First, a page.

|Some unusual morphological features of Amazonian fish parasites (Cymothoidae)|
Thatcher, V.E. (2001). Some unusual morphological features of Amazonian fish parasites (Cymothoidae), in: Kensley, B. et al. (Ed.) Isopod systematics and evolution. Crustacean Issues, 13: pp. 337-342
In: Kensley, B.; Brusca, R.C. (Ed.) (2001). Isopod systematics and evolution. Crustacean Issues, 13. Balkema: Rotterdam, The Netherlands. ISBN 90-5809-327-1. 357 pp., more
In: Schram, F.R. (Ed.) Crustacean Issues. Balkema/CRC Press/Taylor & Francis: Rotterdam. ISSN 0168-6356, more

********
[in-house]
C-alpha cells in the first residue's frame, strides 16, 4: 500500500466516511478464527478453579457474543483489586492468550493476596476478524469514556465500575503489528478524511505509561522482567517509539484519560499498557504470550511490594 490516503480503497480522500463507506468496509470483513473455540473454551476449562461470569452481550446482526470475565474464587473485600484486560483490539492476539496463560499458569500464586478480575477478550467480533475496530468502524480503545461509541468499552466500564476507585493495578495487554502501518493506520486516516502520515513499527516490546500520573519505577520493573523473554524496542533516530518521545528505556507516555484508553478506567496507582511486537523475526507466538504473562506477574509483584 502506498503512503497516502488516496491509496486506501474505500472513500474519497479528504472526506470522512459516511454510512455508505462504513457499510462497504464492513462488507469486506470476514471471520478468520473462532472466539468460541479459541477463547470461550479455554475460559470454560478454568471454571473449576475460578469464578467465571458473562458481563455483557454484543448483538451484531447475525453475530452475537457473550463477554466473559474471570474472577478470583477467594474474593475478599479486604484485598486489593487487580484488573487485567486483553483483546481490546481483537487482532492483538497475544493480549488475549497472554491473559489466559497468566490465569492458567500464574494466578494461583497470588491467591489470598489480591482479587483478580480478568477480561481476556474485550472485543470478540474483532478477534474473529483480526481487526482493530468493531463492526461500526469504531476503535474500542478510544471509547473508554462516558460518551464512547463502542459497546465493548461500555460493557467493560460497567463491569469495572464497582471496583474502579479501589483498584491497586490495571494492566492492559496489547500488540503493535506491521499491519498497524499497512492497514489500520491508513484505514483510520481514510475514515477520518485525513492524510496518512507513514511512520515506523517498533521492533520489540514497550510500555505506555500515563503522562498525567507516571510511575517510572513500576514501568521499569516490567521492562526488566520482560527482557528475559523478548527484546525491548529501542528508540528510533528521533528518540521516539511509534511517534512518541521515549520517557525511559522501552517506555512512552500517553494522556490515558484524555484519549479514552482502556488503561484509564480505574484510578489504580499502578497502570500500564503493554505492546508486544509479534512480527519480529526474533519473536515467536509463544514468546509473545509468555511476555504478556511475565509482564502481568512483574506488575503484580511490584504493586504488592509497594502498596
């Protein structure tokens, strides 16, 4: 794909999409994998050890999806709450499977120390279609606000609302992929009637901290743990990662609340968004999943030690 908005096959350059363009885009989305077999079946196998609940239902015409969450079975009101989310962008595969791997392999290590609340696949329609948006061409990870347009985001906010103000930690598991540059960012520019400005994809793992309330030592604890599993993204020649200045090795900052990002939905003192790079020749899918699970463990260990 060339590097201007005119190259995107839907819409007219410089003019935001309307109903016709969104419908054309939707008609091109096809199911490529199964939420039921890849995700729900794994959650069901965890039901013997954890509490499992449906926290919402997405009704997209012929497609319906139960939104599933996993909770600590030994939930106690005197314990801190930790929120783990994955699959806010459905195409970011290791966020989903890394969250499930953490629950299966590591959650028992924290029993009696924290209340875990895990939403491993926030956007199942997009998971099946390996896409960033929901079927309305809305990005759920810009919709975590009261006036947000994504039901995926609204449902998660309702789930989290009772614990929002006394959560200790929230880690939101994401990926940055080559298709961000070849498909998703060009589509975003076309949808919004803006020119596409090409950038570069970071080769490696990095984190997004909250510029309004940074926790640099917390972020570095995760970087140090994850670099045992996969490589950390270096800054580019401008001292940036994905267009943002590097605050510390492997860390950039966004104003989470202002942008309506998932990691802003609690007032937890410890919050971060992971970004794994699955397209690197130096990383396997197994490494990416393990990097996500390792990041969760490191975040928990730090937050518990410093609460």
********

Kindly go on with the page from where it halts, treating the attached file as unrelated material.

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Amazonian freshwater cymothoids have been found to possess certain morphological characters that are unreported for marine forms. In the genus Anphira, for example, the first coxal plates are free and moveable. In all other known Cymothoidae, the first coxal plates are fused to the pereion and the following six are free. In the genus Braga, as redefined by Thatcher, 1996, the pleopods are multilaminate. Pleopod I consists of two lamellae while pleopod 2 has four and pleopods 3 to 5 have three lamellae each. The mouth parts of South American freshwater cymothoids also differ from those of their marine cousins. The mandibles of the freshwater forms lack cutting shearing blades and incisors. The maxillules of freshwater species usually have five recurved spines (3-4 terminal and 1-2 subterminal) whereas the marine typically have only four, all terminal. The mouth parts of Amazonian fish parasitic isopods differ from one species to another but they do show a closer relationship with each other than any do to the marine species. These morphological features are illustrated and explained.